After this case was removed from state court, Plaintiff filed a Demand for Jury Trial. (Filing No. 10). Defendant has moved to strike that demand, in part. (Filing No. 16). Fed.R.Civ.P. 38(a) provides that the "right of a jury trial as declared by the Seventh Amendment to the Constitution... is preserved to the parties inviolate." "When a jury trial has been demanded..., the action must be designated on the docket as a jury action. The trial on all issues so demanded must be by jury unless:... the court, on motion... finds that on some or all of those issues there is no federal right to a jury trial." Fed.R.Civ.P. 39(a)(2).

The Seventh Amendment provides: "In suits at common law, where the value in controversy shall exceed twenty dollars, the right of trial by jury shall be preserved...." The phrase "at common law" has consistently been interpreted as "suits in which legal rights were to be ascertained and determined, in contradistinction to those where equitable rights alone were recognized, and equitable remedies were administered." Granfinanciera, S.A. v. Nordberg , 492 U.S. 33, 41 (1989)(internal citations omitted).

"The constitutional right to a jury trial must be preserved when the litigation involves legal and equitable claims with common issues." Smith Flooring, Inc. v. Penn. Lumbermens Mut. Ins. Co. , 713 F.3d 933, 937 (8th Cir. 2013)(citing Dairy Queen, Inc. v. Wood , 369 U.S. 469, 472-73 (1962)). In such instances, "the normal practice is to try both claims to a jury. In this way, the jury's verdict will conclusively settle these common issues, and only issues peculiar to the equitable claim will be left to be decided by the judge." Brownlee v. Yellow Freight Sys., Inc. , 921 F.2d 745, 749 (8th Cir. 1990).

Plaintiff has asserted three causes of action: 1) promissory estoppel; 2) fraudulent misrepresentation; and 3) negligent misrepresentation. Defendant has moved to strike Plaintiff's jury demand as to the cause of action based on promissory estoppel, claiming it is an equitable action under Nebraska law. (Filing No. 16). Defendant therefore argues Hossack has no right to a jury on that claim.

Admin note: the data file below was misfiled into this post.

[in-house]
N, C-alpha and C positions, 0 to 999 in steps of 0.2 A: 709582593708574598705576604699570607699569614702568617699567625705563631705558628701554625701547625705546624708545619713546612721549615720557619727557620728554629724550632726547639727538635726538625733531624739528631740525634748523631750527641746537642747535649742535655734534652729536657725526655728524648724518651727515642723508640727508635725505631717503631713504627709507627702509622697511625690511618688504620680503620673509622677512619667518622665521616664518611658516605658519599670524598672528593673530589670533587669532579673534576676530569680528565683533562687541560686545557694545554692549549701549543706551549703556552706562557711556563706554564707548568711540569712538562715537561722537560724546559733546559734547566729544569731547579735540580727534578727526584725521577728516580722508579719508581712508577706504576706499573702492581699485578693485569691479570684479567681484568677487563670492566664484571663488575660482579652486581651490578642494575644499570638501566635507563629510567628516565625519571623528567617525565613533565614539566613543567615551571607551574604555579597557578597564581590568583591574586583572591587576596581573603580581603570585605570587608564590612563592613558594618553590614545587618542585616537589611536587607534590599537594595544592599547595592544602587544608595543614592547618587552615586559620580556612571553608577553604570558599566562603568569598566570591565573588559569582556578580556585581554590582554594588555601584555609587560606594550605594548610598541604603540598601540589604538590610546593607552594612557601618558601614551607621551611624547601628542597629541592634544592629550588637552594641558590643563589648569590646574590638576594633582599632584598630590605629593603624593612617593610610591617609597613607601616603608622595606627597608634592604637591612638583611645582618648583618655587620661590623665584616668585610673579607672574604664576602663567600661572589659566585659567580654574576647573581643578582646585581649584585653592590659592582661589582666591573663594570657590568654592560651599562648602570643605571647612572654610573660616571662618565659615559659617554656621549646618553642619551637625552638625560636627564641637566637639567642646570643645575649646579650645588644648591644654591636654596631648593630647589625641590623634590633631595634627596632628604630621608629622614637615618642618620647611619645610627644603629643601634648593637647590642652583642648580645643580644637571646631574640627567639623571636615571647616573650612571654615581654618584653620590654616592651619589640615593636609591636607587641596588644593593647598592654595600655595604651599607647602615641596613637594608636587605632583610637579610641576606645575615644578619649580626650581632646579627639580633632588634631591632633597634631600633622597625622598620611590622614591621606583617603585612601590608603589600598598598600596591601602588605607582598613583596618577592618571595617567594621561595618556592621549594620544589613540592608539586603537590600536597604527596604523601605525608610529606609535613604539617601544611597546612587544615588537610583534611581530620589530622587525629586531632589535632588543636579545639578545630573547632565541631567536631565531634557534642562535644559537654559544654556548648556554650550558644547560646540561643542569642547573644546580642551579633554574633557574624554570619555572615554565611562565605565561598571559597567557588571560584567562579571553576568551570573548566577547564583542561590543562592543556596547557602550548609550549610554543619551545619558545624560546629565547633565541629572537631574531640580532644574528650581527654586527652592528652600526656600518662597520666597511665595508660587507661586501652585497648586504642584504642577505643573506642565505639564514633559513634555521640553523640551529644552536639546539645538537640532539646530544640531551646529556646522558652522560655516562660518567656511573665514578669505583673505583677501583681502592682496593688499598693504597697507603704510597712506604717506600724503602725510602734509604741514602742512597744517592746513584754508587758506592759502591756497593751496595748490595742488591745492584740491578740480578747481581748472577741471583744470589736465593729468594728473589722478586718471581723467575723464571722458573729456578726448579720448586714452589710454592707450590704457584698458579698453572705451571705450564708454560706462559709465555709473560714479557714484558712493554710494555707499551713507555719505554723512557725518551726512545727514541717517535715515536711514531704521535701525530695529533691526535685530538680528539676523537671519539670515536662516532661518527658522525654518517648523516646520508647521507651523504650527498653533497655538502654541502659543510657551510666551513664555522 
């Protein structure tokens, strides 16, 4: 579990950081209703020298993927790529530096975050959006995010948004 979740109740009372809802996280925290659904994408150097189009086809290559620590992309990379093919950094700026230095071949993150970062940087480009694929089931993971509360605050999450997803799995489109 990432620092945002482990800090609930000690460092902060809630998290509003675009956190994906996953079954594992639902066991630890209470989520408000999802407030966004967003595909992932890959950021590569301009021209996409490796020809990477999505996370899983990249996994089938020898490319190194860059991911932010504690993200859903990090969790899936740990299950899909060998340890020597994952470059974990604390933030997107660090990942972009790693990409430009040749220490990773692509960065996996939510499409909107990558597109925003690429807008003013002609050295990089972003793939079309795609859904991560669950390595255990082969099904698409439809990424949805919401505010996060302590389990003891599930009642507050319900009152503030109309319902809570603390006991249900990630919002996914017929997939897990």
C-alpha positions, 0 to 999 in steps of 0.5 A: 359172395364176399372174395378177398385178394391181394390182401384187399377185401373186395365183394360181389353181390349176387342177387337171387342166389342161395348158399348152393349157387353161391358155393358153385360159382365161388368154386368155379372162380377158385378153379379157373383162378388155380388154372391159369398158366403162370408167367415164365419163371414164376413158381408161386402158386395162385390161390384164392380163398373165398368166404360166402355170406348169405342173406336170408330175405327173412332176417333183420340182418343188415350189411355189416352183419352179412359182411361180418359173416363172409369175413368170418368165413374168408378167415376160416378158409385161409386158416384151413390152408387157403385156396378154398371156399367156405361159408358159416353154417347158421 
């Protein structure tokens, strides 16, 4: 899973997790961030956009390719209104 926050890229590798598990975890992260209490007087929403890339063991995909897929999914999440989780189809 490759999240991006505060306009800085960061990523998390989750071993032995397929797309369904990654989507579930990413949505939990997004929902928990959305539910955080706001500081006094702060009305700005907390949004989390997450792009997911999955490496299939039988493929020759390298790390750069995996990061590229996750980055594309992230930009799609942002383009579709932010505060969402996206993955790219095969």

Defendant does not dispute that Plaintiff's claims seeking monetary damages for fraudulent and negligent misrepresentation are actions at law to which Hossack is entitled to a jury trial. Assuming, without deciding, the claim for promissory estoppel is equitable in nature[4], under Smith Flooring, the question the court must address is whether the legal and equitable claims share a common issue.[5] Smith Flooring , 713 F.3d at 937-38.

Under Nebraska law, "[p]romissory estoppel may arise from the making of a promise, even without consideration, if it is intended that the promise should be relied upon and in fact was relied upon, and if refusal to enforce it would result in injustice." Gilbert Cent. Corp. v. Overland Nat. Bank , 232 Neb. 778, 785, 442 N.W.2d 372, 376-77 (1989). Likewise, claims for fraudulent and negligent misrepresentation necessitate a finding that a representation was made, relied upon, and that the party making the representation intended the recipient to rely upon it. See Lucky 7, L.L.C. v. THT Realty, L.L.C. , 278 Neb. 997, 1002, 775 N.W.2d 671, 675 (2009); Citizens Nat. Bank of Wisner v. Kennedy and Coe , 232 Neb. 477, 479, 441 N.W.2d 180, 181-82 (1989).

Undoubtedly, all three of Plaintiff's claims involve a common issue that should be resolved by the jury. Each of the claims are dependent on a determination that a statement or promise was made, reliance on the statement or promise was intended, the plaintiff did rely on the promise, and she suffered damages due to her reliance. The claims based on fraudulent and negligent misrepresentation will require an additional finding regarding the Defendants' state of mind, but those issues would go before the jury whether the promissory estoppel claim was present or not. Accordingly, Defendant's motion to strike is denied.


1) The requirements of § 28 U.S.C. §§ 1332(a) and 1441(b) have been met, and this court has subject matter jurisdiction over Plaintiff's claims.
2) Defendant's Motion to Strike, (Filing No. 16) is denied.